Report No. 126
8.2. Public sector undertakings are of heterogeneous character because they are set up with specific goals to be achieved. Commercial banks were nationalised with a view to ensuring better banking facilities in all parts of the country, to make banking services available to a wider public especially the neglected segments of society treated non creditworthy, and allied objects. Nationalised Banks, financial institutions like Industrial Development Bank of India, Industrial Credit and Investment Corporation of India, et al, are under the overall supervision of the Reserve Bank of India.
However, in its supervisory role, the Reserve Bank of India hardly maintains effective check or control over the litigious culture developed by these public sector undertakings. The litigation which the banks either face or initiate arises from their commercial transactions and their administrative policy decisions dealing inter alia with their employers.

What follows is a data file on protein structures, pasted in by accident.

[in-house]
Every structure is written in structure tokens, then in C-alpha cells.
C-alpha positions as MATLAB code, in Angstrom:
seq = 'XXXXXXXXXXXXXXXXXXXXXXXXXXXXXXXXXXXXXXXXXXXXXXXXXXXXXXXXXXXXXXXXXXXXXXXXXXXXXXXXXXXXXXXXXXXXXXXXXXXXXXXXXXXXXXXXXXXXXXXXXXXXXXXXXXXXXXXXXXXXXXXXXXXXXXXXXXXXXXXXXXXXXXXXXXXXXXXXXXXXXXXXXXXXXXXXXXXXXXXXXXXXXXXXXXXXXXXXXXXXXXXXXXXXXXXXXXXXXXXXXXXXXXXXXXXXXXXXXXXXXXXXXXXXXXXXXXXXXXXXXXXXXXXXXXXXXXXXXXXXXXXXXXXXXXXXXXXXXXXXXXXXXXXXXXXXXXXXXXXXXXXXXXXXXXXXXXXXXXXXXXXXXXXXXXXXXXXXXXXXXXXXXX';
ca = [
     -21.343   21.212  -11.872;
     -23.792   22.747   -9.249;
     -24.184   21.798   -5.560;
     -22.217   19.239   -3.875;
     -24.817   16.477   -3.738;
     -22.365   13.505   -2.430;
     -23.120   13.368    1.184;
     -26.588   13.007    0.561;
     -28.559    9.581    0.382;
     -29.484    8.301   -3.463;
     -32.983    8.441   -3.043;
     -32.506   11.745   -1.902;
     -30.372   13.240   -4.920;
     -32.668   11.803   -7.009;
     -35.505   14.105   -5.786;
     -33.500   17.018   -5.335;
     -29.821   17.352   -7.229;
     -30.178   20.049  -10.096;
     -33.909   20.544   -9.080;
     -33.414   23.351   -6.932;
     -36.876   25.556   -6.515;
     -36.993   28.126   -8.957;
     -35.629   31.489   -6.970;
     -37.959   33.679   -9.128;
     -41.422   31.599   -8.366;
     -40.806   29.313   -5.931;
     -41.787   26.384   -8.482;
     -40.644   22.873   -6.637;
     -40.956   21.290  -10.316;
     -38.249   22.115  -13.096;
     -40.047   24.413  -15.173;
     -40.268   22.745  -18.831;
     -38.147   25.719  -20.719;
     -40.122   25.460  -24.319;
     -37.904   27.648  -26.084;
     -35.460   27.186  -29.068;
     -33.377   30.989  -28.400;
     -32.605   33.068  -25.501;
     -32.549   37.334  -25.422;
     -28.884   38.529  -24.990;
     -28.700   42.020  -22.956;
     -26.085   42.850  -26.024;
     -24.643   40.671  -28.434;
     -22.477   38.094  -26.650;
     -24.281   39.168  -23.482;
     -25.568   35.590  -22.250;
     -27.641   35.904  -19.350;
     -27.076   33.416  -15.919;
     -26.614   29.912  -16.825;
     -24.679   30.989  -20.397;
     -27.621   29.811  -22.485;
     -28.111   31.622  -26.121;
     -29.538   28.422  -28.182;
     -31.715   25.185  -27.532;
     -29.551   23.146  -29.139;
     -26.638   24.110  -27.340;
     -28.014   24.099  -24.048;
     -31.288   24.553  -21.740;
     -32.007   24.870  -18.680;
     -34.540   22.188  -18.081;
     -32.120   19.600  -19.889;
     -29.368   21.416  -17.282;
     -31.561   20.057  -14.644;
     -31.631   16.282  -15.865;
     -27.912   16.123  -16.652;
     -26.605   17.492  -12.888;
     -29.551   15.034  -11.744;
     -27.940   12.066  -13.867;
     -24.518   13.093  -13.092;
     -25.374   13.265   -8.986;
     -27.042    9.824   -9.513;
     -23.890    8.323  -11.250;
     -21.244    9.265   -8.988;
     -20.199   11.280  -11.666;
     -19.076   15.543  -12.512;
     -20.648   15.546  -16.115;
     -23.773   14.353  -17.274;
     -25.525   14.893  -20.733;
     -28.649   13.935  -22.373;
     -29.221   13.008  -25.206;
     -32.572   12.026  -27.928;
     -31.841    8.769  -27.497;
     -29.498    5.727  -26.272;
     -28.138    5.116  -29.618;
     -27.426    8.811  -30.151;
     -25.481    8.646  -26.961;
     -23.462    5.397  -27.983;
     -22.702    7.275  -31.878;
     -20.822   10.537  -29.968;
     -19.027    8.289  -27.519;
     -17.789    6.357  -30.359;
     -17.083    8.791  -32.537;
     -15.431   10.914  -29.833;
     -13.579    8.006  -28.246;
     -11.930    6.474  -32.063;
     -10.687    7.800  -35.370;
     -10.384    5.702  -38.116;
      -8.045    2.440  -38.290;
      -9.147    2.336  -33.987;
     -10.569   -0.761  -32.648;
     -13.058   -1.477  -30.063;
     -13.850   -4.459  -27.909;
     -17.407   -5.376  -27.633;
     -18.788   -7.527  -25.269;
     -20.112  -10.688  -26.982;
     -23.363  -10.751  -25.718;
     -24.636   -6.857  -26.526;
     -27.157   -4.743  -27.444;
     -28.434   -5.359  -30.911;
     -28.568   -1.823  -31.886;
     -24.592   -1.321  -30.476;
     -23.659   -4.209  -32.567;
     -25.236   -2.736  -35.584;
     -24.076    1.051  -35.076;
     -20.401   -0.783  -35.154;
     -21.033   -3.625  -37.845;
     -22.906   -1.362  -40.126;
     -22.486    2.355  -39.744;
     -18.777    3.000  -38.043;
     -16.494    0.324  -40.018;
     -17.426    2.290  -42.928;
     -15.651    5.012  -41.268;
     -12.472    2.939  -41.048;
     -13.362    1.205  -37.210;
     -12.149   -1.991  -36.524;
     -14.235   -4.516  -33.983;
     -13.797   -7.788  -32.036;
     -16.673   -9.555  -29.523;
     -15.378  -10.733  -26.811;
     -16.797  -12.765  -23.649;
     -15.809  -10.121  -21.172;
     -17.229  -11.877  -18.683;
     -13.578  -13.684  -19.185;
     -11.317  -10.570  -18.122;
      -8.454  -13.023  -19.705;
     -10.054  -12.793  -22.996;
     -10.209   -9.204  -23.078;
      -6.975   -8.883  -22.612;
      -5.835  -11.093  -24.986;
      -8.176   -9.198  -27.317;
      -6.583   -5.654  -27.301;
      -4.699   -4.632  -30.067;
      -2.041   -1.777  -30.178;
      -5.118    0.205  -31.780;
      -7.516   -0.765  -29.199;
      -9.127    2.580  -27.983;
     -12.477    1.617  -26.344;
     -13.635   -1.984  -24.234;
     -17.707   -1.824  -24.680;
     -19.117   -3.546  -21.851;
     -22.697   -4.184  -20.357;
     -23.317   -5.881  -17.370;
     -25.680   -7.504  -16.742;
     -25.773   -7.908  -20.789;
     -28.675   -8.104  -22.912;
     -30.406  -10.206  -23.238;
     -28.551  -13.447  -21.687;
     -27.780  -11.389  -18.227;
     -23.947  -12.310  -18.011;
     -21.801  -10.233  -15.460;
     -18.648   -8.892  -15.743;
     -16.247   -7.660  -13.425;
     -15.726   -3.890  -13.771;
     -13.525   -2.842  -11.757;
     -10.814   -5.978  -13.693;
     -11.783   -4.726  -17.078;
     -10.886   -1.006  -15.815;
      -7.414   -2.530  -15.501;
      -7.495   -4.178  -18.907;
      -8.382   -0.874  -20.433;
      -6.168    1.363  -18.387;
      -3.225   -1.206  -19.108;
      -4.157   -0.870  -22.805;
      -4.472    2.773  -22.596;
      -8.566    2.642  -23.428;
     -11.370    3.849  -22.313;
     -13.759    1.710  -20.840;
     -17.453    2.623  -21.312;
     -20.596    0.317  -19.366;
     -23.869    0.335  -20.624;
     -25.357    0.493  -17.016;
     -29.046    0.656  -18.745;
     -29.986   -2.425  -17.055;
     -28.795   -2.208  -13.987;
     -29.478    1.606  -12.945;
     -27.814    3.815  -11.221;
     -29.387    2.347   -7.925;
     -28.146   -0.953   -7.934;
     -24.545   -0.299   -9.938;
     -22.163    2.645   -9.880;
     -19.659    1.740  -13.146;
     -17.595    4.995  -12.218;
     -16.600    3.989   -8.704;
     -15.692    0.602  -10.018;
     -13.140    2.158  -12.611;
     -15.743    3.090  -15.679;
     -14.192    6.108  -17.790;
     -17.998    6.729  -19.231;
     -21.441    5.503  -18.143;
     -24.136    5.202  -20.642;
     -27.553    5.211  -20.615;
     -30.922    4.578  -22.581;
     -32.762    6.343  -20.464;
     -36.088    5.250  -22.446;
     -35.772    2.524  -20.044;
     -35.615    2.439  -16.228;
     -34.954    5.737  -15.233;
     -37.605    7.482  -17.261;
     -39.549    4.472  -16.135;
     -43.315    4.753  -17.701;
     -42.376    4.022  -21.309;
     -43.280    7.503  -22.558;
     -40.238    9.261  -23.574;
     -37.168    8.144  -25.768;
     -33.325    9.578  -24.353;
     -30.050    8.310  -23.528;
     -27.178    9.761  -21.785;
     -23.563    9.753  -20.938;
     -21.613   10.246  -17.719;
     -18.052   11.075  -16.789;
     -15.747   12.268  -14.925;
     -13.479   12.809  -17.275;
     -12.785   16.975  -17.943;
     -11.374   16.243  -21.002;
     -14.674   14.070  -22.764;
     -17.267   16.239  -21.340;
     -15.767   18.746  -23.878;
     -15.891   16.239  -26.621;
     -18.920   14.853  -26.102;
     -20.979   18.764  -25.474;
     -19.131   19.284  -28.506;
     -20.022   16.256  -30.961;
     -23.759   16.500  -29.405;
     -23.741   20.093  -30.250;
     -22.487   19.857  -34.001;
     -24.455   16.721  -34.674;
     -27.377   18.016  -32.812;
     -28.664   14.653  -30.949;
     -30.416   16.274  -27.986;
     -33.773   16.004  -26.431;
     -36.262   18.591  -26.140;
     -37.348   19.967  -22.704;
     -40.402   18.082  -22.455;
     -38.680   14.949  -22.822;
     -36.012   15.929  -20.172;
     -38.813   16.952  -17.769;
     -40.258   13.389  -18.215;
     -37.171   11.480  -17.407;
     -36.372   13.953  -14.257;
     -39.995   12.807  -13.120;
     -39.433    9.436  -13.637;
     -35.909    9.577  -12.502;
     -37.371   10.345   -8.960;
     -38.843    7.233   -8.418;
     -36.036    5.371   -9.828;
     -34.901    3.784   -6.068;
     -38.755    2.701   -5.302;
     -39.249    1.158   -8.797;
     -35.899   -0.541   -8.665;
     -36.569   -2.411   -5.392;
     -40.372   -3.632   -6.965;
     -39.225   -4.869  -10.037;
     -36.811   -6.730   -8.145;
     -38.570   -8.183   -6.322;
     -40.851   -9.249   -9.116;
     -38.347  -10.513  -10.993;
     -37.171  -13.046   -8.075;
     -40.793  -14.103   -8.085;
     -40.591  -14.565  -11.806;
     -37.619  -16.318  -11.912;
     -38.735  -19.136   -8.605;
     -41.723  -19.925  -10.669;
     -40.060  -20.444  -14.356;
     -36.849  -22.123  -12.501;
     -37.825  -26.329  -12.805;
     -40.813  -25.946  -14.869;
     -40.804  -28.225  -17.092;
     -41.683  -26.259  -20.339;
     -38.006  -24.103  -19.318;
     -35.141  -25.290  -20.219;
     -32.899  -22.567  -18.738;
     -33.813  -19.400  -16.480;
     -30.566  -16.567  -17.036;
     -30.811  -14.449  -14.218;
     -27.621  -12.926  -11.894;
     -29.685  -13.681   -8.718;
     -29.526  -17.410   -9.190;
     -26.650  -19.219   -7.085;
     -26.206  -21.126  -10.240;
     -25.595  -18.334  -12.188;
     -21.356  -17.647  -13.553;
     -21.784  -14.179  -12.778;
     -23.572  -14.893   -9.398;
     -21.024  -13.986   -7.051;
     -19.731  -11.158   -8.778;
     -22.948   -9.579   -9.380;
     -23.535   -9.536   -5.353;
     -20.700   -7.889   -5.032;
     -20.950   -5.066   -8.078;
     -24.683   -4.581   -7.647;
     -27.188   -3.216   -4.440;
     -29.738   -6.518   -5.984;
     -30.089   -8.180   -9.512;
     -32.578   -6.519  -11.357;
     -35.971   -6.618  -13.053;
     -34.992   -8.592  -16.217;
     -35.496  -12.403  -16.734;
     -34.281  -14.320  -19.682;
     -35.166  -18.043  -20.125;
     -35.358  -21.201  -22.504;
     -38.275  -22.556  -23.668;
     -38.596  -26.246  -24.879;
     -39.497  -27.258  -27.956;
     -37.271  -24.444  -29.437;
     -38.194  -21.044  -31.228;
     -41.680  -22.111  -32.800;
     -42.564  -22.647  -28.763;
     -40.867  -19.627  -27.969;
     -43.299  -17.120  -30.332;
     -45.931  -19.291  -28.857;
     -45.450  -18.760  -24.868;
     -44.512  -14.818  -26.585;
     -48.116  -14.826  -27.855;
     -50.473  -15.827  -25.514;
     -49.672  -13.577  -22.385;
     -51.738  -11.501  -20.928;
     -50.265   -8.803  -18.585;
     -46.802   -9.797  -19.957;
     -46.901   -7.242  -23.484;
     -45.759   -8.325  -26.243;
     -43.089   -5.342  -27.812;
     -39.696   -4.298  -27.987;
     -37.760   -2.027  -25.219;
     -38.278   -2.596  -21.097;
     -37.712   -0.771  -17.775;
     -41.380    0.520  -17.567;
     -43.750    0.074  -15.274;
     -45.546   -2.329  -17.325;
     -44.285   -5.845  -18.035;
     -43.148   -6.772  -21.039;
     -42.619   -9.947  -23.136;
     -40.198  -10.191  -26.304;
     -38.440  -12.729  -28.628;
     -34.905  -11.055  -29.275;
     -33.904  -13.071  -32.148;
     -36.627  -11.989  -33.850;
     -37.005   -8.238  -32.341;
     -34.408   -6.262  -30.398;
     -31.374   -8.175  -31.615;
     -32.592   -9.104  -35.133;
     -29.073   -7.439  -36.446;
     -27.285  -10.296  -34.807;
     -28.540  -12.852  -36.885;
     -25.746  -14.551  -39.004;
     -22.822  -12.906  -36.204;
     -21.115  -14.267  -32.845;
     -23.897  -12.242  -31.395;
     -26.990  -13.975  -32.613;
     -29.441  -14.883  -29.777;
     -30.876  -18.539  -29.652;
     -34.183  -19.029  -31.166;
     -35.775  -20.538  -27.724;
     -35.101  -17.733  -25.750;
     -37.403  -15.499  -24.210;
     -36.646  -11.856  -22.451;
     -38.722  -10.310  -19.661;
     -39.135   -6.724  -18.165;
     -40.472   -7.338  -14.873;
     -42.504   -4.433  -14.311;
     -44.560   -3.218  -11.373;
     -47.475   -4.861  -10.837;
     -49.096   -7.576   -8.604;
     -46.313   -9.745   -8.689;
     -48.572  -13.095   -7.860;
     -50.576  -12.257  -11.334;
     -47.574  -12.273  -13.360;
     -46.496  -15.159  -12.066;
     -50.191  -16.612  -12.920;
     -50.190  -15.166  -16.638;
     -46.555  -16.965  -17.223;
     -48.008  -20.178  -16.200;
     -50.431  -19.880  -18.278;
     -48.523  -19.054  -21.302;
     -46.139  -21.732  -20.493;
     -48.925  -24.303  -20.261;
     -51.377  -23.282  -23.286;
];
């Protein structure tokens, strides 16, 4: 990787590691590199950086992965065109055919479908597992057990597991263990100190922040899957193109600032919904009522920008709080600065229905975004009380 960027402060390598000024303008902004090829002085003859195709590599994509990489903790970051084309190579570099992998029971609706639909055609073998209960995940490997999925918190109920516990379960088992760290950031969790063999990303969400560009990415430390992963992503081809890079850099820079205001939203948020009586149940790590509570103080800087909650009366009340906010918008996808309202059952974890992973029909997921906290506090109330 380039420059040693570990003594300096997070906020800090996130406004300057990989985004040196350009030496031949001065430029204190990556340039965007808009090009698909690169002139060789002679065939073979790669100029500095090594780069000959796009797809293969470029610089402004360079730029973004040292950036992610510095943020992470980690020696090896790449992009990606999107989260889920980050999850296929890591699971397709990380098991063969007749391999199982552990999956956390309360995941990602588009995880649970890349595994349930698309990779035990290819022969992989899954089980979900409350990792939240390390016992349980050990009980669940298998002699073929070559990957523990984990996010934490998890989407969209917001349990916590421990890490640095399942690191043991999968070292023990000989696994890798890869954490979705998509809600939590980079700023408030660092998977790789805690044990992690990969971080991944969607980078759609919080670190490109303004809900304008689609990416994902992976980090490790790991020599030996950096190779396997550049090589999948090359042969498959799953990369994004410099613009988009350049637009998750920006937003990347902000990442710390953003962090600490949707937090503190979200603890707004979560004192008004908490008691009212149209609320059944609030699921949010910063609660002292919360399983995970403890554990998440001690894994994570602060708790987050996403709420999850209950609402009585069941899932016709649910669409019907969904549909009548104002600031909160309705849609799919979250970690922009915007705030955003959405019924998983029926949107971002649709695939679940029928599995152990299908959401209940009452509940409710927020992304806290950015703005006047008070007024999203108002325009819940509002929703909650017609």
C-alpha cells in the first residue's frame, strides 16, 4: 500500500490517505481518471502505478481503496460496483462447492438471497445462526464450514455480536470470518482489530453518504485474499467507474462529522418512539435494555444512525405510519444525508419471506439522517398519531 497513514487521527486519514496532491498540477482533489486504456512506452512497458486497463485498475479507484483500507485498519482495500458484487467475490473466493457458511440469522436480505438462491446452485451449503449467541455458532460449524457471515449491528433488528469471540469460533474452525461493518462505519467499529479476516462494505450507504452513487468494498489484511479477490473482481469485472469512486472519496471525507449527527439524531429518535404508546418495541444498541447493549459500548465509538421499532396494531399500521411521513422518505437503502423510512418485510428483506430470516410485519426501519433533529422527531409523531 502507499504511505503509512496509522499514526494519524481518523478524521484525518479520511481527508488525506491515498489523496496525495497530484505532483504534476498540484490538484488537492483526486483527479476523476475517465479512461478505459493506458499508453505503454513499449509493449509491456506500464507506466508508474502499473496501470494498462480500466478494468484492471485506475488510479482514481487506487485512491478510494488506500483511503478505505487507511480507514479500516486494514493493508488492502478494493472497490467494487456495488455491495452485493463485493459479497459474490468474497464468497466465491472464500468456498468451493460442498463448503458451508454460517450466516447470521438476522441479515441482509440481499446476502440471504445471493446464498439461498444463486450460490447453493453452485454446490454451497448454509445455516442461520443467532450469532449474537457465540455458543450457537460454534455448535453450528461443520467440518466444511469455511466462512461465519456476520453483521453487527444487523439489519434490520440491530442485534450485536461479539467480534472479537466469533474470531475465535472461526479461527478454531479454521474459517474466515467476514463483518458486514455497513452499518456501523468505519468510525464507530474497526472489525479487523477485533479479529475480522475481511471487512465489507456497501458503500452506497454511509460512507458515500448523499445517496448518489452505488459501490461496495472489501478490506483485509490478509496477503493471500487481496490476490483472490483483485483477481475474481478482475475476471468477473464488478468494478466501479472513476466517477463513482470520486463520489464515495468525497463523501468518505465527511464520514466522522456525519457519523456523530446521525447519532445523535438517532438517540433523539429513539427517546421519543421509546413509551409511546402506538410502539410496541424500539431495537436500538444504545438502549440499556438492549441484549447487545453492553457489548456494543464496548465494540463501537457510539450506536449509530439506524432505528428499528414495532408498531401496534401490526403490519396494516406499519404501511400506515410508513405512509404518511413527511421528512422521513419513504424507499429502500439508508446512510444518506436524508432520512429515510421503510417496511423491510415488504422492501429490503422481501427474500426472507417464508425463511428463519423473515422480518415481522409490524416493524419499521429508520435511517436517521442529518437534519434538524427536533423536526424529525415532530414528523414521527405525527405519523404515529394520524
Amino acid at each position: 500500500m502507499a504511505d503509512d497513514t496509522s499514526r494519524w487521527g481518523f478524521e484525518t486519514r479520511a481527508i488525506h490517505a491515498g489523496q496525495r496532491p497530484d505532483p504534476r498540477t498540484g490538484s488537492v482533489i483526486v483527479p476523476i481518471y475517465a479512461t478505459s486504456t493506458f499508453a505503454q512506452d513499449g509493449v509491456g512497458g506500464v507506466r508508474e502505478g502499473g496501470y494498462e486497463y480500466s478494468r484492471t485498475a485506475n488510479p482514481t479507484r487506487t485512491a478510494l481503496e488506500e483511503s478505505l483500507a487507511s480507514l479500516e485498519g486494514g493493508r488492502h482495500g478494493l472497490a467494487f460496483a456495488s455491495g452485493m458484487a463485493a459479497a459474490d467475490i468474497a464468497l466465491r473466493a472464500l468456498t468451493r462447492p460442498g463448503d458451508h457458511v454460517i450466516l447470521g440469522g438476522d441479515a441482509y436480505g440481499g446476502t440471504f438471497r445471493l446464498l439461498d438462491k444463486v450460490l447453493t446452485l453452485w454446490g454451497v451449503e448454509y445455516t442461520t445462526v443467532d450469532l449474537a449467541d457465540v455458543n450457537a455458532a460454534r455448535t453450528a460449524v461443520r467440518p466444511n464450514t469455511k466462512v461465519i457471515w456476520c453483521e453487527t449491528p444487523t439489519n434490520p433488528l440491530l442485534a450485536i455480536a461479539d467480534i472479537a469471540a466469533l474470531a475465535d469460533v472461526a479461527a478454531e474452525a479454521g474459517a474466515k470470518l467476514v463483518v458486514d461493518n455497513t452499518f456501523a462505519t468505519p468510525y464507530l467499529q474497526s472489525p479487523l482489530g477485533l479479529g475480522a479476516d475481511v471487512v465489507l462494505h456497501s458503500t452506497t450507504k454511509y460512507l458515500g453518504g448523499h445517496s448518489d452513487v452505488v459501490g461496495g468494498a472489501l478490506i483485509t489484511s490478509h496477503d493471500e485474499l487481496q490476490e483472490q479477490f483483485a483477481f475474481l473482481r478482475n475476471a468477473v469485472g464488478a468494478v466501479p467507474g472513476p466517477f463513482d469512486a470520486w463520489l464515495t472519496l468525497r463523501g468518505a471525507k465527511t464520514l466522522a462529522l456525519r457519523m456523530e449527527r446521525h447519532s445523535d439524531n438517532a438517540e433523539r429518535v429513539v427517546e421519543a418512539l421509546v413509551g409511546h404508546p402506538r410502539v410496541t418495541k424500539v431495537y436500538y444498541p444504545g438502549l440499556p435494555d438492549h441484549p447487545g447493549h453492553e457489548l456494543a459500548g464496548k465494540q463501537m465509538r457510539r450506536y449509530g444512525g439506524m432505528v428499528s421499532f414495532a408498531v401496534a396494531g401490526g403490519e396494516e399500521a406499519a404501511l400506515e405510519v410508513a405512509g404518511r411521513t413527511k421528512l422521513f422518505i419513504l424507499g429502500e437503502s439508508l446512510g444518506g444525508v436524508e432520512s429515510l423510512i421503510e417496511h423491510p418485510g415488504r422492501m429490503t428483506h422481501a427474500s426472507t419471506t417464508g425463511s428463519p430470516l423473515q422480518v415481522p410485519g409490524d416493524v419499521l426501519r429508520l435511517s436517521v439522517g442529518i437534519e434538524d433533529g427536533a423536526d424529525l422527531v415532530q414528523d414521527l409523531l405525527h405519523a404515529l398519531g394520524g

8.3. Manufacture of steel requires coking coal. Coal and steel industries are in public sector except a body like Tata Iron and Steel Company Ltd. and mini steel plants. The Coal India Limited and the authorities in charge of nationalised collieries have also to supply coal to private consumers and industries. The type of litigation they face is slightly different from what the banks face. In brief, public sector undertakings rendering service or consumers' goods face different type of litigation. Different approaches and methodologies have to be worked out to avoid litigation on behalf of such public sector undertakings.
8.4. Let it be made distinctly clear that in a constitutional democracy, litigation cannot be wholly eschewed. Attempts must be to minimise, restrain, reduce or control the same by vigorous approach disclosing enlightened self-interest to avoid puerile and futile litigation.